DH = dear husband
As I looked ahead to our journey out of debt in May of 2012, I wrote, “According to my rough calculations, it will take just over five years for us to get there. But I’m not very good at math, and I know that the unexpected will happen, so I’m not committed to the timing – just the direction of the journey: out of debt.”
We’ve been following Dave Ramsey’s steps to debt-freedom, and in his book The Total Money Makeover, Ramsey says it takes the average household seven years to get there. As we progressed along our debt-repayment in those first couple of years, it became clear that we were falling in line with that 7-year average. Our projected debt-freedom date: June 2019.
The numbers from our starting point of June 2012:
- Consumer Debt – $21,400
- Business Debt – $80,800
- Mortgage Debt – $155,000
- Total Debt – $257,200
- Emergency Fund – Non-existent
- Investments – Not happening (except for my automatic pension contributions through work)
Our progress as of December 2017:
- Consumer Debt – Paid
- Business Debt – Paid
- Mortgage Debt – $60,000
- Total Debt – $60,000
- Emergency Fund – Full
- Investments – Happening on a regular monthly basis
My mom passed away in November. I remember how heartened and relieved she was when DH and I became focused on debt-reduction. She and my dad (who passed away in 2007) had always been frugal and money-wise, and my many years of financial mismanagement had bewildered and often frustrated them. Our turn-around was of satisfying significance to Mom, and she cheered us on. My sister who lives out west told me that when she would talk with Mom on the phone, Mom would often happily share our debt-reduction progress as part of her newsworthy family updates. I don’t think we ever get too old to enjoy making our parents proud, and a big part of the encouragement I’ve felt over the years in watching our debt numbers drop was in knowing how pleased my mom was about it.
So I write this next part with mixed feelings. The inheritance that I am receiving will move our date of debt-freedom up by about 8 months. Instead of June 2019, it will likely be September 2018.
We can put one lump sum against our mortgage once per year to a maximum of $18,000, and while we had planned to take advantage of that option for 2017, we had no illusions about being able to make the maximum payment. But we have. So to update our update:
- Mortgage Debt – $42,000
- Total Debt – $42,000
Of course I’m grateful. Of course it wouldn’t be this way if I had the choice.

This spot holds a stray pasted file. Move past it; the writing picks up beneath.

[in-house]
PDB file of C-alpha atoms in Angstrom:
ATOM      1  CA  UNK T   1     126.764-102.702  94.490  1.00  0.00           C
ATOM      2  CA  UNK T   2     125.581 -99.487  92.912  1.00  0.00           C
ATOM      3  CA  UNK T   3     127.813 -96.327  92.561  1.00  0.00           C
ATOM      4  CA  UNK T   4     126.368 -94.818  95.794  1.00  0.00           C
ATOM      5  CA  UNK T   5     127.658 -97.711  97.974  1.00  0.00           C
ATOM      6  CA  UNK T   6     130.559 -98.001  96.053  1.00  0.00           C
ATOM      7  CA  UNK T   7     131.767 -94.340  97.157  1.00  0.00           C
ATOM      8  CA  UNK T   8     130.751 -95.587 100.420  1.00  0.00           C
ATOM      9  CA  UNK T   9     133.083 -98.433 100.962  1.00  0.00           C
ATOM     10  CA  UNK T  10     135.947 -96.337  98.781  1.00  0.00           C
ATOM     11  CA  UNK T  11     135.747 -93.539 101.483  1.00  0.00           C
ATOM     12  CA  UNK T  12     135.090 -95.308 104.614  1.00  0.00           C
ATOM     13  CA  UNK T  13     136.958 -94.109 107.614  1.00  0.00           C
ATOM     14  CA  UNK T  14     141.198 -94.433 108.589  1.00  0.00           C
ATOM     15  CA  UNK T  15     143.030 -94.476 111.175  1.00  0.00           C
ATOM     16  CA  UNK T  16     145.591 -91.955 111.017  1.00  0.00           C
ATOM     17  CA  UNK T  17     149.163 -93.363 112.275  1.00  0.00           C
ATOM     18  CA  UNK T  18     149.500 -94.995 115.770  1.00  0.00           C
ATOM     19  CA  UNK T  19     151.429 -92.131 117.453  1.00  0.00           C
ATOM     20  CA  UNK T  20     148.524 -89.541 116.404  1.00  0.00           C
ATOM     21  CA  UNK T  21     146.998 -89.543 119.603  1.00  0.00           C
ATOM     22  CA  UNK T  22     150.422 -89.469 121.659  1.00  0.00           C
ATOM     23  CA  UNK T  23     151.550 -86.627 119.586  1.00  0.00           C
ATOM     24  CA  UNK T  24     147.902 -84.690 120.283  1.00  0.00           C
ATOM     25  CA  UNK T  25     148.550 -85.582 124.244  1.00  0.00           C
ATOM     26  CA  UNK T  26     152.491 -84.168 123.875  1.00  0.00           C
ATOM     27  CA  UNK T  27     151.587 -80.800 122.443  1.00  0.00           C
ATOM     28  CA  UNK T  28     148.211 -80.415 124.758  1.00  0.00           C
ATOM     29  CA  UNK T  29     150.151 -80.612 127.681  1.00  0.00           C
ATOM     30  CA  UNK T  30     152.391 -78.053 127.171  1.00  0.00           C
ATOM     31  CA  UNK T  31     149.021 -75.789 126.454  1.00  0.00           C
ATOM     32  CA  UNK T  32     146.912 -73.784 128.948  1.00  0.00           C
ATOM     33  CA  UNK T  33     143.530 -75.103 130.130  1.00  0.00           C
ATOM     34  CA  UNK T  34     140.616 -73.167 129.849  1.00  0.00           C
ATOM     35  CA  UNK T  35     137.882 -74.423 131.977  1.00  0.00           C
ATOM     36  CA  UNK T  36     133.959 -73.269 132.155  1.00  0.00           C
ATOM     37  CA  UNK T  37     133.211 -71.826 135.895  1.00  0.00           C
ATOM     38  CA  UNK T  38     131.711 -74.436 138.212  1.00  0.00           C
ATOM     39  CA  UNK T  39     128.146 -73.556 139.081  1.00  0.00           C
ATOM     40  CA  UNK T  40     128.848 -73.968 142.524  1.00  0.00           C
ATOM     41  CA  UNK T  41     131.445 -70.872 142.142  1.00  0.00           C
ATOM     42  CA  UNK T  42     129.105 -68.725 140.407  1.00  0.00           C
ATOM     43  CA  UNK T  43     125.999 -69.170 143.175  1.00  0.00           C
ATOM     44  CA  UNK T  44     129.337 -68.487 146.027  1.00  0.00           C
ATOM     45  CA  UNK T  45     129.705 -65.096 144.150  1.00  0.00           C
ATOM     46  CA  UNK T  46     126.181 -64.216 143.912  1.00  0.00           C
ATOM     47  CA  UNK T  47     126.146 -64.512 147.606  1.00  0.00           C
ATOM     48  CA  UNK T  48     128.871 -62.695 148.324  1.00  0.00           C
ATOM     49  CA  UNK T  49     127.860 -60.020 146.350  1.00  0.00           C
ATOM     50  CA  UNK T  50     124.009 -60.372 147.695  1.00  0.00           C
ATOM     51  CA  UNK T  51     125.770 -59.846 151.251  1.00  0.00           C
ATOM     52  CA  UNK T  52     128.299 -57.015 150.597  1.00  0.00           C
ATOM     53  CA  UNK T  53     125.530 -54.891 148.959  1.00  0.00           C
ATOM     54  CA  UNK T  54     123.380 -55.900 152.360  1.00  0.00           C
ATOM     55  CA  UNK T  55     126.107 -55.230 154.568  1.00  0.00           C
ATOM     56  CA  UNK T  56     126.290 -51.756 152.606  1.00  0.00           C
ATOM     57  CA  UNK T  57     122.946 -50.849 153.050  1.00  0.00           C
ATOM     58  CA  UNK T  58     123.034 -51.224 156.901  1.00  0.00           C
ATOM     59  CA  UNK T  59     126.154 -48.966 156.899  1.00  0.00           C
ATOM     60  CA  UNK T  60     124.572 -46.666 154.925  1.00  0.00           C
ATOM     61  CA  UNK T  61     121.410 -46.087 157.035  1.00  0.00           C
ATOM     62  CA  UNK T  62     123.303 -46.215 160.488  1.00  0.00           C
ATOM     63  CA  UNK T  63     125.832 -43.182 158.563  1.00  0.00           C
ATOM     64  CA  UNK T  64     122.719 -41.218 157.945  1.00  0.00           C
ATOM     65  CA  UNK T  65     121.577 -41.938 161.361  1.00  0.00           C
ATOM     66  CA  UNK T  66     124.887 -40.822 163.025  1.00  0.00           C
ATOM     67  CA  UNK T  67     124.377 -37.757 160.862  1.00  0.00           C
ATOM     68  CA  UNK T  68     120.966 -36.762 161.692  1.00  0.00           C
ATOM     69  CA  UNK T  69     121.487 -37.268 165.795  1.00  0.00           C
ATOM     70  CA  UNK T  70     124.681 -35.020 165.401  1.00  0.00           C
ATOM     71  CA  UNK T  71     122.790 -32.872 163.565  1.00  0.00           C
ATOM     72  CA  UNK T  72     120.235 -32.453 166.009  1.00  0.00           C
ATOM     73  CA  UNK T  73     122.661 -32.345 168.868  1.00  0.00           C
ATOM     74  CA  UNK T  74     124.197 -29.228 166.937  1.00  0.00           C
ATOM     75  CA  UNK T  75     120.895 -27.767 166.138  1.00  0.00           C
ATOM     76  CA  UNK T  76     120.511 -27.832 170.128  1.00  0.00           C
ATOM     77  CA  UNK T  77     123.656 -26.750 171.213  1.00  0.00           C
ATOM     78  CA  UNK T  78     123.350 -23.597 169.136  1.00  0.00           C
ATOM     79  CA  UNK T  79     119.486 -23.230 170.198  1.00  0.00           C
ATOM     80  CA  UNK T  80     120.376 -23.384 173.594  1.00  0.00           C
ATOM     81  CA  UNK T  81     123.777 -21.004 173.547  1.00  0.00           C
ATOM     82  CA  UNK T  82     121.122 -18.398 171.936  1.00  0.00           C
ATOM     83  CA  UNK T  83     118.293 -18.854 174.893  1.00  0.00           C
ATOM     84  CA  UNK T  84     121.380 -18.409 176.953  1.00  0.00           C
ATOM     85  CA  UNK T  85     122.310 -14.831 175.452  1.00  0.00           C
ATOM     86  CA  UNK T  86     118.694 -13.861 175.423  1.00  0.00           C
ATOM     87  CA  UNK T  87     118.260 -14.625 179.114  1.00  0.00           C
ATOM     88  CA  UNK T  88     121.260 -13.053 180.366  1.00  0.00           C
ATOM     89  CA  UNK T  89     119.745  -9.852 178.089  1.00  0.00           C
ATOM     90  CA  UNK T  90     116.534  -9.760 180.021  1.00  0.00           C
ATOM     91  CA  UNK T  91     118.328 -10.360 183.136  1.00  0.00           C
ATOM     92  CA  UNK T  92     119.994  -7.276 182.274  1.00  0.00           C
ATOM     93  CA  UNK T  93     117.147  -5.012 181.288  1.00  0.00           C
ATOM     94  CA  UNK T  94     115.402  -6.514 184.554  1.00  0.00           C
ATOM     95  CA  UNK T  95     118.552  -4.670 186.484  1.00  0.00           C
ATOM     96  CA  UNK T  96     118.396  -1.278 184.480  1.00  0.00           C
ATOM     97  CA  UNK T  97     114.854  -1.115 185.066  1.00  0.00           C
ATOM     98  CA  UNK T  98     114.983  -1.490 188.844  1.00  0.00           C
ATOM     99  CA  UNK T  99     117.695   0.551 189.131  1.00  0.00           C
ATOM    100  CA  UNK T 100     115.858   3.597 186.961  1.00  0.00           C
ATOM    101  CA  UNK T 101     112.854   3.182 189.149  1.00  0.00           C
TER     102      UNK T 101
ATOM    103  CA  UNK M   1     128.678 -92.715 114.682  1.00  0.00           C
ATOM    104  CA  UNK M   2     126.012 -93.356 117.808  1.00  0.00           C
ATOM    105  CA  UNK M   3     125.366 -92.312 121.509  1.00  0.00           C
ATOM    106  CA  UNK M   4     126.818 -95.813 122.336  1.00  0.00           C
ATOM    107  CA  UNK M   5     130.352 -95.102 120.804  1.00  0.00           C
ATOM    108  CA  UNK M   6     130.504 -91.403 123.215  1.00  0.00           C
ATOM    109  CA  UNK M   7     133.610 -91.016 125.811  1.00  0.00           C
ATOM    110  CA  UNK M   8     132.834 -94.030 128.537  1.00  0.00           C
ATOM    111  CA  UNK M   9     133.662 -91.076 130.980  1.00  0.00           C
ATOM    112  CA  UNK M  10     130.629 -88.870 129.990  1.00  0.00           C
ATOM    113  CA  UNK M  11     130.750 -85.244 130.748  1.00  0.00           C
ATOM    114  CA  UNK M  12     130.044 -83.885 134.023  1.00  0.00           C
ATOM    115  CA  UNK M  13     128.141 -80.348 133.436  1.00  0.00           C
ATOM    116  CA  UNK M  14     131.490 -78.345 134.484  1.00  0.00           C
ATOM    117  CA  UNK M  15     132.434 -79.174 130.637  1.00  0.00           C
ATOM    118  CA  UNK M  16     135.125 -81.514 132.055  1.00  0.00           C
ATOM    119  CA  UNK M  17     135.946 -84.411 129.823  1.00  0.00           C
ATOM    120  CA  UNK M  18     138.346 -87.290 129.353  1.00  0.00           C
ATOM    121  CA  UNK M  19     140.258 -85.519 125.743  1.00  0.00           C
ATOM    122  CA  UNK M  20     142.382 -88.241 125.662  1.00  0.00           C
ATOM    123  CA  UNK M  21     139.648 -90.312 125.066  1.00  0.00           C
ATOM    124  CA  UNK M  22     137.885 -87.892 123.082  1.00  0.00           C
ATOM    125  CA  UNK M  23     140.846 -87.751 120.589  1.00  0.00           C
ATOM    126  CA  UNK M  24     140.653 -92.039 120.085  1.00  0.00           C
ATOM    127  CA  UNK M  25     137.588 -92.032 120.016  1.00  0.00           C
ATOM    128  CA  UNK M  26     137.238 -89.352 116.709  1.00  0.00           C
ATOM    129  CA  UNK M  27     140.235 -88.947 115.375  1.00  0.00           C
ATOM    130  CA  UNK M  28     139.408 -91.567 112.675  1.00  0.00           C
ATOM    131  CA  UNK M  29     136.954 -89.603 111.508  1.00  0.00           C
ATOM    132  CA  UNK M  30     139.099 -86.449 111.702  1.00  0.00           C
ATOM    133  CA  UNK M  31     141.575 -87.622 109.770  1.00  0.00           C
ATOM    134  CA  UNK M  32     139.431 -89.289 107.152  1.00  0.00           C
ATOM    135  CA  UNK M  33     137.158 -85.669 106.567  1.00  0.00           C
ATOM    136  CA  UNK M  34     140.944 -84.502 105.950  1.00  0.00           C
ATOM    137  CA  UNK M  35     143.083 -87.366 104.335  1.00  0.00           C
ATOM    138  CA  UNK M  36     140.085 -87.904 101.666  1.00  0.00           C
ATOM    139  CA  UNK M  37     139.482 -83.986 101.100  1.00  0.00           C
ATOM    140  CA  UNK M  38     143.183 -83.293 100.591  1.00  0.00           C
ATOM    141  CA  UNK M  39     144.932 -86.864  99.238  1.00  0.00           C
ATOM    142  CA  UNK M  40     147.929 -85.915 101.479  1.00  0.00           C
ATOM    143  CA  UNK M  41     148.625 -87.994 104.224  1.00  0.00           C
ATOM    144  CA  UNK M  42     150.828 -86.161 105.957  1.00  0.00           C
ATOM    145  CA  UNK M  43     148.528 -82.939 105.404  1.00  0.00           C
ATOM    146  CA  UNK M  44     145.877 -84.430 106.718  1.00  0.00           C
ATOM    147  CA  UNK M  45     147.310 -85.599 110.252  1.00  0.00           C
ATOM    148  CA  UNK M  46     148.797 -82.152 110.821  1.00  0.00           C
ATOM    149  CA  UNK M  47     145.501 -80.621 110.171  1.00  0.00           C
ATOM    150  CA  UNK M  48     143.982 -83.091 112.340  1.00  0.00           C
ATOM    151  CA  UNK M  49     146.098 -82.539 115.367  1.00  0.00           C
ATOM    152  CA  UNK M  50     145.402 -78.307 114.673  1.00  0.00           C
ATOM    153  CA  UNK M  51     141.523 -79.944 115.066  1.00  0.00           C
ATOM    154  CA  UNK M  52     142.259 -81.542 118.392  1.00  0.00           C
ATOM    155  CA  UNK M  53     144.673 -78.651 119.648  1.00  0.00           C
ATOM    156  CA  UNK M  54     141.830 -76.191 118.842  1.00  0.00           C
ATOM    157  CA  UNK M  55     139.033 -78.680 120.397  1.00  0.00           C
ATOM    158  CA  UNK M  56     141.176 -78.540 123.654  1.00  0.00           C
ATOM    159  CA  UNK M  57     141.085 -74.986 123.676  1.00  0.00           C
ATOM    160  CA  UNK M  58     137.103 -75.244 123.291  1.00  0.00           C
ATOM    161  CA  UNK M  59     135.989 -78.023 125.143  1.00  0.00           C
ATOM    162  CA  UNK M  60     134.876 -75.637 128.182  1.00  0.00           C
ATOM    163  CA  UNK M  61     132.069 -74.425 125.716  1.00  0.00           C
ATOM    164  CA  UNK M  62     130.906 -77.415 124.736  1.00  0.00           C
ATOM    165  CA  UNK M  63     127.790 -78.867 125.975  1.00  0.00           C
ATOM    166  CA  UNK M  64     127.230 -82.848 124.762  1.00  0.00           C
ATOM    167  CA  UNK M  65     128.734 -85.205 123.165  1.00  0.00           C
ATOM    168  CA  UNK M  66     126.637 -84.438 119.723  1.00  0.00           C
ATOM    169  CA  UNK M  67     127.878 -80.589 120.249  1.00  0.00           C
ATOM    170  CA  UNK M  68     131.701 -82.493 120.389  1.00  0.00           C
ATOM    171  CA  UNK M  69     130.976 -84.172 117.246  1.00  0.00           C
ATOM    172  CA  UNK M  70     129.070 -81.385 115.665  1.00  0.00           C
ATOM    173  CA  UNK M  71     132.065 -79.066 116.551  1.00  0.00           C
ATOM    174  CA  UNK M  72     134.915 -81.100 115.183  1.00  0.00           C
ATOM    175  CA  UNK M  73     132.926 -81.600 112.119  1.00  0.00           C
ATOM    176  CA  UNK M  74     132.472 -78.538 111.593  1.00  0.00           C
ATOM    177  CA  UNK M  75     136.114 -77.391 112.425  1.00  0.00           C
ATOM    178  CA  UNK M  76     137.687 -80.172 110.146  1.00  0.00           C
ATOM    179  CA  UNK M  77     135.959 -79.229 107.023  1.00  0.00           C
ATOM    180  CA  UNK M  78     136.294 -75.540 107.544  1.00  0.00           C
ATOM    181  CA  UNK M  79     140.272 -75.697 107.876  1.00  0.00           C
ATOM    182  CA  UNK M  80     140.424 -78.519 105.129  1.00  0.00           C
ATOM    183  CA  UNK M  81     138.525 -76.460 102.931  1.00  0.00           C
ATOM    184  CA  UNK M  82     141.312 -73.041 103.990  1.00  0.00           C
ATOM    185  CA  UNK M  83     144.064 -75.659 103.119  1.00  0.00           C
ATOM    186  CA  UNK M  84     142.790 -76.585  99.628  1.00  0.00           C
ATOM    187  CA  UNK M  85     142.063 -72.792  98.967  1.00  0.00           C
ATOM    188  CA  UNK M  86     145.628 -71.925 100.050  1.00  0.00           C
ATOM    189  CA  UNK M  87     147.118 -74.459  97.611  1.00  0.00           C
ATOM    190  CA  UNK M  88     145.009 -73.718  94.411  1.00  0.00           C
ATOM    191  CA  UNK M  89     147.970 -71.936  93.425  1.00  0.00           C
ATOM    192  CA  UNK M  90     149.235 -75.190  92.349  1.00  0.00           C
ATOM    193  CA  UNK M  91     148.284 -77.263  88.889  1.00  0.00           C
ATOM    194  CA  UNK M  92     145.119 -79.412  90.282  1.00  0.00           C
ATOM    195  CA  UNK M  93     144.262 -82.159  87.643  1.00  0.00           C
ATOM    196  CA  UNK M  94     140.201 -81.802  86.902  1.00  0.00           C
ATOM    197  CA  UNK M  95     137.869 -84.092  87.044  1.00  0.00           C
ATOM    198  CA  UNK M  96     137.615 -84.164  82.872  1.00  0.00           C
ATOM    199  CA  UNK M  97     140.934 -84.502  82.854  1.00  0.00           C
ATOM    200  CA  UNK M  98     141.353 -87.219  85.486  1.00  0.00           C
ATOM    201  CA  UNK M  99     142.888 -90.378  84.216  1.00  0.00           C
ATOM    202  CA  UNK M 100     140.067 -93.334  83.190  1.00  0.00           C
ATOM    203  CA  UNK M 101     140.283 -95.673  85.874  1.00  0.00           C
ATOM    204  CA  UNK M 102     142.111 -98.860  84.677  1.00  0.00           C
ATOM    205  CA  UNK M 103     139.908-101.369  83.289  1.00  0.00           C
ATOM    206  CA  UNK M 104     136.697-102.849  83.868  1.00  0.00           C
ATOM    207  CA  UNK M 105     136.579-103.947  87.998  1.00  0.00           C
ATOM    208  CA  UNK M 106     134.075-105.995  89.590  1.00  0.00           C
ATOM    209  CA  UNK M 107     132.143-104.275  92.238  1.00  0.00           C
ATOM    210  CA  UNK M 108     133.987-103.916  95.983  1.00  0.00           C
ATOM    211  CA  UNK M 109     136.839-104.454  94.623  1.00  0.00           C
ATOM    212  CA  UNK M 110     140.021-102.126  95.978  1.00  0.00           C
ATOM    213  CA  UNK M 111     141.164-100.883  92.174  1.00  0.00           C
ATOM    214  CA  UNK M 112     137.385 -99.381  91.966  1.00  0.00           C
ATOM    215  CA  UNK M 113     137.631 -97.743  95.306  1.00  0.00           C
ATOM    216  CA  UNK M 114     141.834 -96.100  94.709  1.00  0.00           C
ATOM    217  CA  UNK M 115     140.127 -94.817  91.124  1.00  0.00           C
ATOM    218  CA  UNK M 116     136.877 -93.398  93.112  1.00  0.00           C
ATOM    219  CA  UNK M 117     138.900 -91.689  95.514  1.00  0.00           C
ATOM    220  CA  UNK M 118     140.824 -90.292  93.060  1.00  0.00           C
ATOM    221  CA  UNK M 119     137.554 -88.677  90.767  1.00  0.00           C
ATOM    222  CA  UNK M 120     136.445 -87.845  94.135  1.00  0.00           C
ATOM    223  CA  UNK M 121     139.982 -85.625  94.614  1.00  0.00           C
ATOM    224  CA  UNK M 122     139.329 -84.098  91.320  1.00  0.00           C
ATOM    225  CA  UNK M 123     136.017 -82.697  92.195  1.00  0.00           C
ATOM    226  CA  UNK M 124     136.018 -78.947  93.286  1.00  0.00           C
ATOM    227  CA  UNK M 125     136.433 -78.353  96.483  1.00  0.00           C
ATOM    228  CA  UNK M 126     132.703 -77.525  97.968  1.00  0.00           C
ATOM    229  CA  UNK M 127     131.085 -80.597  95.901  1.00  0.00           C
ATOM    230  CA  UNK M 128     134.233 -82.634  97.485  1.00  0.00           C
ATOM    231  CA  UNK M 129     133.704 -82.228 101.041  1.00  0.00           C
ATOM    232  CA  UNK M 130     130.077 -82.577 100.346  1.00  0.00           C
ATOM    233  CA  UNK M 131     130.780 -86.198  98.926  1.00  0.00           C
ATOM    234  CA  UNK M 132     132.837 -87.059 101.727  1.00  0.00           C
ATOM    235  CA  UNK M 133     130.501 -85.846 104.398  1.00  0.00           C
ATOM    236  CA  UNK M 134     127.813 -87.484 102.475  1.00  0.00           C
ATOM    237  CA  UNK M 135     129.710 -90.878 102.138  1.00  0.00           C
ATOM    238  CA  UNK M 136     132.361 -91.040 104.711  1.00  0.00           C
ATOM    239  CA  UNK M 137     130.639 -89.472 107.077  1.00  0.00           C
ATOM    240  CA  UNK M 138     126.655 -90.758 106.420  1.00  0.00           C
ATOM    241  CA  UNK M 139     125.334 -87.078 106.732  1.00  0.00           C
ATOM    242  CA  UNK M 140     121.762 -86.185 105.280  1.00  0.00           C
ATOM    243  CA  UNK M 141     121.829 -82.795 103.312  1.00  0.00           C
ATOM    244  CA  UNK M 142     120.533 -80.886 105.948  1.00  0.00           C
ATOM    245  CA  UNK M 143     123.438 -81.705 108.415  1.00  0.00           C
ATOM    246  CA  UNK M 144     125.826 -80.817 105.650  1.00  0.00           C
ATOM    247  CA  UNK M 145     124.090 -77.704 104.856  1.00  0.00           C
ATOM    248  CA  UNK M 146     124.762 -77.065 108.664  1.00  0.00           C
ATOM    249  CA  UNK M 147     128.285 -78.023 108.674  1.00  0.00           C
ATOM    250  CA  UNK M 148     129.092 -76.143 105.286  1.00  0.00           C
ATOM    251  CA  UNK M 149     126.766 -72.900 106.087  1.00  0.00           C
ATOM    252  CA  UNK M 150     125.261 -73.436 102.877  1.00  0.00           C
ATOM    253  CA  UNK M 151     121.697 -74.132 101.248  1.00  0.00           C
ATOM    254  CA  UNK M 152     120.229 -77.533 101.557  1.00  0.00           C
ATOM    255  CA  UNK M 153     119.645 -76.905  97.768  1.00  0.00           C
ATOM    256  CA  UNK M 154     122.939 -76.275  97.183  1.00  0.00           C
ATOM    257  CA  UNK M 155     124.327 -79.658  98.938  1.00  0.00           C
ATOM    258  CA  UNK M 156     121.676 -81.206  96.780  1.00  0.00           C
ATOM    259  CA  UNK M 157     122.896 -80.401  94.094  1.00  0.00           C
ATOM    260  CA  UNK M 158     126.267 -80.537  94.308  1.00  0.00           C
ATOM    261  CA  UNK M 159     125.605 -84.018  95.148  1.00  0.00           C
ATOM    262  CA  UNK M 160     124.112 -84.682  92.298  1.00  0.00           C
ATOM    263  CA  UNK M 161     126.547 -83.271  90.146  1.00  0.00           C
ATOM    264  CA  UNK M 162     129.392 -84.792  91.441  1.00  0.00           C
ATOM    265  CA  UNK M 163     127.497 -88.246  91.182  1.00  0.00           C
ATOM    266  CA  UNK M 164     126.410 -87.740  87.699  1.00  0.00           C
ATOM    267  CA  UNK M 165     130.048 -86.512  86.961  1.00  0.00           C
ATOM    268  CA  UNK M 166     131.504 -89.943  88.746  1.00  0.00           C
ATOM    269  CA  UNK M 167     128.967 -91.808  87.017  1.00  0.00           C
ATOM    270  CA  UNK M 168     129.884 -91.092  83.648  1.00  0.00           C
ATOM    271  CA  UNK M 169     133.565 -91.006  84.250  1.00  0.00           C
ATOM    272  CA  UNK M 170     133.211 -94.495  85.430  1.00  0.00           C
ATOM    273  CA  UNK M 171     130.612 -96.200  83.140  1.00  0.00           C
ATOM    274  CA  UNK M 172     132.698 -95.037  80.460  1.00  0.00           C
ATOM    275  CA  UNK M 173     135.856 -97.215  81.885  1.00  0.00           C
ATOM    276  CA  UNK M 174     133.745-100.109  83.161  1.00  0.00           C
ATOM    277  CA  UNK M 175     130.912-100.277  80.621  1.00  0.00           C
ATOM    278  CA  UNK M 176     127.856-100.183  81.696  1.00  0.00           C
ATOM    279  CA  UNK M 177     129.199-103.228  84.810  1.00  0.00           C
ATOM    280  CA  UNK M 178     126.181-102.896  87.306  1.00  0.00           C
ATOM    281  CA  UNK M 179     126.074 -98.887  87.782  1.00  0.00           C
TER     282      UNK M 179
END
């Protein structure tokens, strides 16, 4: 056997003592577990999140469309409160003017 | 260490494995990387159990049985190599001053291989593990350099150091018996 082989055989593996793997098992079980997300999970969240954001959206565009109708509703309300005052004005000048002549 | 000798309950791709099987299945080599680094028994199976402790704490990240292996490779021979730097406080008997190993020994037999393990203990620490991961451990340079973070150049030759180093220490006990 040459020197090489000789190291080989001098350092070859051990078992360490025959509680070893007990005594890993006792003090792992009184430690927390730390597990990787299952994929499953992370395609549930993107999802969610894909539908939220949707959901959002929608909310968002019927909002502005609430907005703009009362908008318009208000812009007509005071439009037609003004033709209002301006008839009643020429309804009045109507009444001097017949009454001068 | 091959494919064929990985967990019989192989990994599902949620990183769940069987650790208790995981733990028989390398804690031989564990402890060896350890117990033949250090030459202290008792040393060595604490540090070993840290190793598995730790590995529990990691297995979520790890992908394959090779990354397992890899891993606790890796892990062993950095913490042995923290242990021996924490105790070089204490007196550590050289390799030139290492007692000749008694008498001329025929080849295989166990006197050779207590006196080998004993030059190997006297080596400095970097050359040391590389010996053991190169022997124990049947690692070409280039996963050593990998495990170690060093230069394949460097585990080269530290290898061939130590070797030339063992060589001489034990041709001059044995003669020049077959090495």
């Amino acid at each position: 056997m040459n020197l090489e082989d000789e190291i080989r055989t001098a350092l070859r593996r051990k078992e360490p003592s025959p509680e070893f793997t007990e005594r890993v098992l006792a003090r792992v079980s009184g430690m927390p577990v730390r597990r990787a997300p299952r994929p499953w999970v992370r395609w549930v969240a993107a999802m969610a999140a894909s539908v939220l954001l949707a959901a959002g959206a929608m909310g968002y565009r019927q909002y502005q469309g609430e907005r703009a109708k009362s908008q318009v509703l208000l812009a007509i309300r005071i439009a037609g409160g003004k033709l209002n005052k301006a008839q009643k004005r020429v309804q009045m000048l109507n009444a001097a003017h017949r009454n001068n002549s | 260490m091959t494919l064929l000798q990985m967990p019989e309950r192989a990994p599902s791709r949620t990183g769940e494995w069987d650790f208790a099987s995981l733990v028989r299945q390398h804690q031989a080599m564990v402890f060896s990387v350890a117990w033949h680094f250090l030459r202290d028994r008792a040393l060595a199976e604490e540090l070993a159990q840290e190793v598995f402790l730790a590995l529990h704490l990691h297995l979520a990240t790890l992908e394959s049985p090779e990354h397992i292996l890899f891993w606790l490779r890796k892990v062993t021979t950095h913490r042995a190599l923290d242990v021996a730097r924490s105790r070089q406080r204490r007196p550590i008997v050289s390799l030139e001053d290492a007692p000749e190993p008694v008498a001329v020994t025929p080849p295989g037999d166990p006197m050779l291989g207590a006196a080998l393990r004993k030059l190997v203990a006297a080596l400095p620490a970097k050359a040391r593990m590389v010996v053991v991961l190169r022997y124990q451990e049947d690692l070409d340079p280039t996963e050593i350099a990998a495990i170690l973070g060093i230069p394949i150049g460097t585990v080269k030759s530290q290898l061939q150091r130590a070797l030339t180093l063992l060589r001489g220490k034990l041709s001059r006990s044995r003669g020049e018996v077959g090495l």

Resolutions for 2018
No mortgage penalty
We’re not going to wipe out the mortgage and incur a penalty – no need to waste a cent going that route. We’ll put another maximum lump sum down and pay off the balance with regular monthly payments. That intention in itself is an indication of how far I’ve come. Impatience was a major root of the financial chaos in which I operated for years, and for me, it has been the biggest challenge of our journey out of debt. But I’m not giving in to it. The wisest thing to do is to take our time, pay off the mortgage without penalty, and invest the rest. So that’s what we’re doing.
The moving plank analogy
A less S.M.A.R.T goal that I have is to fine-tune the self-discipline that I’ve been building over these last 5 years. For 2016, my resolution involved a planking analogy. At the end of 2015, we had recently finished Ramsey’s Step #2 (pay off all non-mortgage debt), and were adjusting to steps #3 and #4 (save a big emergency fund and invest regularly). I had found the change difficult. For me, it was more satisfying to attack the debt full-on, with no diversions into savings and investments. I wrote: “I need the core strength – the stability and balance – of patience in my approach to our shifted financial goals. Muscles in the human pelvis, lower back, hips and abdomen ideally work in harmony. Efforts towards our savings, investments, mortgage payments, and giving can also progress towards an ideal of harmony. No rush. Slow, steady, progress. Balance. Stability. Just breathe, and hold a little longer … like a plank.”
At the end of 2016, I managed to hold a 5-minute plank. And DH and I also succeeded in reaching a strong, steady habit of saving and investing as well as paying off debt. But I’ve learned something about planking: It’s much better to vary your planking position every 10-30 seconds than it is to hold a single position for several minutes. And I’d like to work that concept into the new steadiness of our personal finances.
I’d like to take another step away from the “all-or-nothing” financial compulsion that I’ve always had. This compulsion has moved from spending-max-out to intensive-debt-payoff to strictly-budgeted-savings/investments/mortgage-payments. The moves have been made in the right direction, and we have healthier finances as a result. But now, while I want the same level of strength, I also want more flexibility – less “strict”. No surrender to chaos, but more ebb and flow within a strong, steady effort. Less set-in-stone, and more room to adjust … like a moving plank.
Do you have a New Year’s resolution? Your comments are welcome.
*Image courtesy of Pixabay.